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Celiac Disease


Important to diagnose and manage



Celiac_Disease
Celiac Disease

Celiac_Disease
Celiac Disease
March 2013

Pizza, pasta, cereal, birthday cake—all foods that most kids love are not foods that all children can enjoy. These foods often contain gluten and this type of protein can wreak havoc on the digestive system in children with celiac disease.



Celiac disease is an autoimmune digestive condition that damages the lining of the small intestine when gluten, found in foods with wheat, barley and rye, are eaten. A surprising number of foods contain gluten—including most breads, baked goods and lunchmeats. Gluten is sometimes even added to unsuspecting foods such as salad dressings, soups, cheeses and spices. 



Symptoms

Symptoms can vary from person to person making it difficult to link them to celiac disease. While there are many symptoms, a few of the more common ones include:


-- abdominal pain, indigestion, bloating, gas


-- diarrhea


-- nausea, vomiting

Since celiac disease causes the intestines to not absorb important vitamins and nutrients from food, children can also experience:


-- depression, anxiety, irritability, fatigue


-- hair loss, irritated skin


-- delayed puberty, height growth



However, there are more than 300 symptoms associated with celiac disease! If you have a child that is experiencing any out-of-the-ordinary symptoms, take note of them and schedule an appointment with your child's pediatrician. 



Diagnosis


If your child's pediatrician suspects a gluten intolerance, he will likely refer your child to a gastroenterologist who will start with a blood test to see if your child shows signs of the disease. If signs are seen, a biopsy of the small intestine will be undertaken to confirm the diagnosis.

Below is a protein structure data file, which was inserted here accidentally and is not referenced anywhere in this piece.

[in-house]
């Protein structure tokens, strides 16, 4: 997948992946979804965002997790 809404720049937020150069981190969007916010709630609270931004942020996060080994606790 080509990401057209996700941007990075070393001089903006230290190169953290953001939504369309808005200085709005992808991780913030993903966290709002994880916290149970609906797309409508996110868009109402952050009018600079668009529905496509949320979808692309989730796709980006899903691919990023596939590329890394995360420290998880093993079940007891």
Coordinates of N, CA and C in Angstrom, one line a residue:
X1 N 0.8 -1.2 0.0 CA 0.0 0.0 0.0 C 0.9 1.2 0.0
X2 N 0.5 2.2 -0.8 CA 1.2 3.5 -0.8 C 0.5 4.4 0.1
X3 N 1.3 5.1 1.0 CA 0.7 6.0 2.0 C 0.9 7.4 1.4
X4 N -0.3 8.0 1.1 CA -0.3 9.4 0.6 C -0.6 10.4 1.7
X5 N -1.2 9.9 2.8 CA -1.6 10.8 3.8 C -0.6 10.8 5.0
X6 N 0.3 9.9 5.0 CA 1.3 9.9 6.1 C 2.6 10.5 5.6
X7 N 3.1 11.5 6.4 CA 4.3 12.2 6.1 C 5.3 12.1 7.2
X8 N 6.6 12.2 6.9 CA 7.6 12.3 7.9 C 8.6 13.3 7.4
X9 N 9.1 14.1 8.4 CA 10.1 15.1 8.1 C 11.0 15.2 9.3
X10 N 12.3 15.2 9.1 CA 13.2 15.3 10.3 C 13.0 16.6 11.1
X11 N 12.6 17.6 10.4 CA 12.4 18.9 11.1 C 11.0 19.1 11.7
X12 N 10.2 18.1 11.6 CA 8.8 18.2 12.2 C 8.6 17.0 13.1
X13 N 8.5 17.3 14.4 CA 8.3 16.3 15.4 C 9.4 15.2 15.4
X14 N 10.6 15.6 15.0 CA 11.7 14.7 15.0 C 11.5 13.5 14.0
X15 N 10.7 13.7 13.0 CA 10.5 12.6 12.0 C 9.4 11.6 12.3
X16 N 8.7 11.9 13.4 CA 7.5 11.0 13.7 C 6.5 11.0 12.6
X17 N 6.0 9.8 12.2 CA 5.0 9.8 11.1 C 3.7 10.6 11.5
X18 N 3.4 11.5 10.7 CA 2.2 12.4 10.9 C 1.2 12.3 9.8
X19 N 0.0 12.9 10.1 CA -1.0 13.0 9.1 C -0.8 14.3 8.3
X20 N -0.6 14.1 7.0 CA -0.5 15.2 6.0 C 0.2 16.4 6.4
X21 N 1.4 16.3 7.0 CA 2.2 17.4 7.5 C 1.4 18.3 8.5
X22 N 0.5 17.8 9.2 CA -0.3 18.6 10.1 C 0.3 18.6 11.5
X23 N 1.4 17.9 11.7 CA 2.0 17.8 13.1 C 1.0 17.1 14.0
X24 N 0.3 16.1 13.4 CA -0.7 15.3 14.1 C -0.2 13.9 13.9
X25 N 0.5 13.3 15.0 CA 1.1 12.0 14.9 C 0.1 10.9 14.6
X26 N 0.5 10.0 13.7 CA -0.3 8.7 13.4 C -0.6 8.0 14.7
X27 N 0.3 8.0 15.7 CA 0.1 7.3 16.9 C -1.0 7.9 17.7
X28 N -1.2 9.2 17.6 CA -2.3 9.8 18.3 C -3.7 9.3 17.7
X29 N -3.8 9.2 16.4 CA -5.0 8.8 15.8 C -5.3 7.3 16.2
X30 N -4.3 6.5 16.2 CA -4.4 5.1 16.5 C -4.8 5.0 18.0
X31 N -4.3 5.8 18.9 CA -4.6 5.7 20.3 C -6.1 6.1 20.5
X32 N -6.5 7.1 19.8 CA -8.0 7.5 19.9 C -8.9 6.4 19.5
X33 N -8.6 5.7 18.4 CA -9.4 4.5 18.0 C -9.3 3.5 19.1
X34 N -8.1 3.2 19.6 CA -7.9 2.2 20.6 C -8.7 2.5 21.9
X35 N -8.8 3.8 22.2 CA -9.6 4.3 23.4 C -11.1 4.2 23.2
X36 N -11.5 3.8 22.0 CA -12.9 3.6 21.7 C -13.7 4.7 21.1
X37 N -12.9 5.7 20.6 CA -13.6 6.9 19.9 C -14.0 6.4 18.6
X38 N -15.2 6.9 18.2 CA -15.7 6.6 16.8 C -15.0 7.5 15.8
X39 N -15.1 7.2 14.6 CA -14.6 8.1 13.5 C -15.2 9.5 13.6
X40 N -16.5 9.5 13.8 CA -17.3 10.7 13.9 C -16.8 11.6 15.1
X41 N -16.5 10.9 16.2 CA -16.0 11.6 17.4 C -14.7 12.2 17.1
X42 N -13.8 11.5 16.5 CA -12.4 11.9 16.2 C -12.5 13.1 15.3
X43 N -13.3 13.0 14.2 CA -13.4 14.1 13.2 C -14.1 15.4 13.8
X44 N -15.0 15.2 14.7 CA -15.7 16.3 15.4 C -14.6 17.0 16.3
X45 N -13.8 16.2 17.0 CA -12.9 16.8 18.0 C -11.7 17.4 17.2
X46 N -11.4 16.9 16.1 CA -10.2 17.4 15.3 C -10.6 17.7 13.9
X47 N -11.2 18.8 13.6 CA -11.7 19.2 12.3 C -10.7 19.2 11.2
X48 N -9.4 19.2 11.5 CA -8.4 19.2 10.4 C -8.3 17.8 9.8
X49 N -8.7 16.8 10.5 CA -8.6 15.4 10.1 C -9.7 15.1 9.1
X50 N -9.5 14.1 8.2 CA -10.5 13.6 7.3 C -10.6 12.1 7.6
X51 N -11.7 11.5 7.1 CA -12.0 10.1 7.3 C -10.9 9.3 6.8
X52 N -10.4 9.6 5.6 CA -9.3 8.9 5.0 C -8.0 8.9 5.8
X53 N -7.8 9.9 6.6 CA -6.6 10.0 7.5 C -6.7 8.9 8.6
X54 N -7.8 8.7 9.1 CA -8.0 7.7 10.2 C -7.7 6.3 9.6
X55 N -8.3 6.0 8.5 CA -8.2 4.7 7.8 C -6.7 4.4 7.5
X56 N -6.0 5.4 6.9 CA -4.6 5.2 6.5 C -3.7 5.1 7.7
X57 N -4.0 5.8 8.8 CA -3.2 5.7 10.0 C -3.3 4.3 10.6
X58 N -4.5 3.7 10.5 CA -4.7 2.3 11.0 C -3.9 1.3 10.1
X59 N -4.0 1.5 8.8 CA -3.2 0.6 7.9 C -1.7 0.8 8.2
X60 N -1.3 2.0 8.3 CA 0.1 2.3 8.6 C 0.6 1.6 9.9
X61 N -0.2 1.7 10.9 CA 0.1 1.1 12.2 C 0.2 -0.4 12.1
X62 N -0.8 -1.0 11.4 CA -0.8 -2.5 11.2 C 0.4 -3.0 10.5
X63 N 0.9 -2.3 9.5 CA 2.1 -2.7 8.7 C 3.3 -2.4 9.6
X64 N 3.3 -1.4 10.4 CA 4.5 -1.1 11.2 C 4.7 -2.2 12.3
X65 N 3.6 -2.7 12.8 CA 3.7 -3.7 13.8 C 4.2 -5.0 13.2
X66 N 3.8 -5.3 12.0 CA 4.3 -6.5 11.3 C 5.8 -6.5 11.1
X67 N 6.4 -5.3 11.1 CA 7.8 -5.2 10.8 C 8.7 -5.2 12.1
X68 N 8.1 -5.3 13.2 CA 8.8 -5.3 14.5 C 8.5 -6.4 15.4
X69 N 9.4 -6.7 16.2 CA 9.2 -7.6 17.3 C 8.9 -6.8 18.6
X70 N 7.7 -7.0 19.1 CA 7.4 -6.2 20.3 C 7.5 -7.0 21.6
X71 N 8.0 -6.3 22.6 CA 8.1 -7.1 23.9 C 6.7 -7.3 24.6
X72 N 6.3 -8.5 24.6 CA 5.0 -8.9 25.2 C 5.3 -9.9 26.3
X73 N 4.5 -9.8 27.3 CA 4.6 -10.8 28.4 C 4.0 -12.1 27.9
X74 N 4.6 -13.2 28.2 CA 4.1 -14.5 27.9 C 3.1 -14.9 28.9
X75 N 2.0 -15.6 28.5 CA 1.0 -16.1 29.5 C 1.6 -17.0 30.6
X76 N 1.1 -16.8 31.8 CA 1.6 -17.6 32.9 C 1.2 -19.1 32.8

Treatment


There is no cure for celiac disease. However, it can be effectively managed by following a lifelong gluten-free diet. Parents will need to study food labels carefully and learn to purchase and prepare foods without gluten. While there will be challenges to changing your child's diet, with knowledge and practice, identifying potential sources of gluten will become second nature. Plus, grocery stores are increasingly offering many gluten-free options. 



Diet adherence is important to heal damage to the intestines and prevent further damage. If left untreated, the disease can cause life-threatening complications such as osteoporosis, intestinal cancer, anemia, infertility and liver disease. 



Since there is a hereditary component to celiac disease, your child's pediatrician will likely want to test you and other members of your family. Celiac disease can affect people of all ages—not just children.

For more information visit our website at www.iuhealth.org/riley. Other resources also are available from the Internet, libraries, support groups and Health food stores. 










Tags: Health, In This Issue, Pediatric Health

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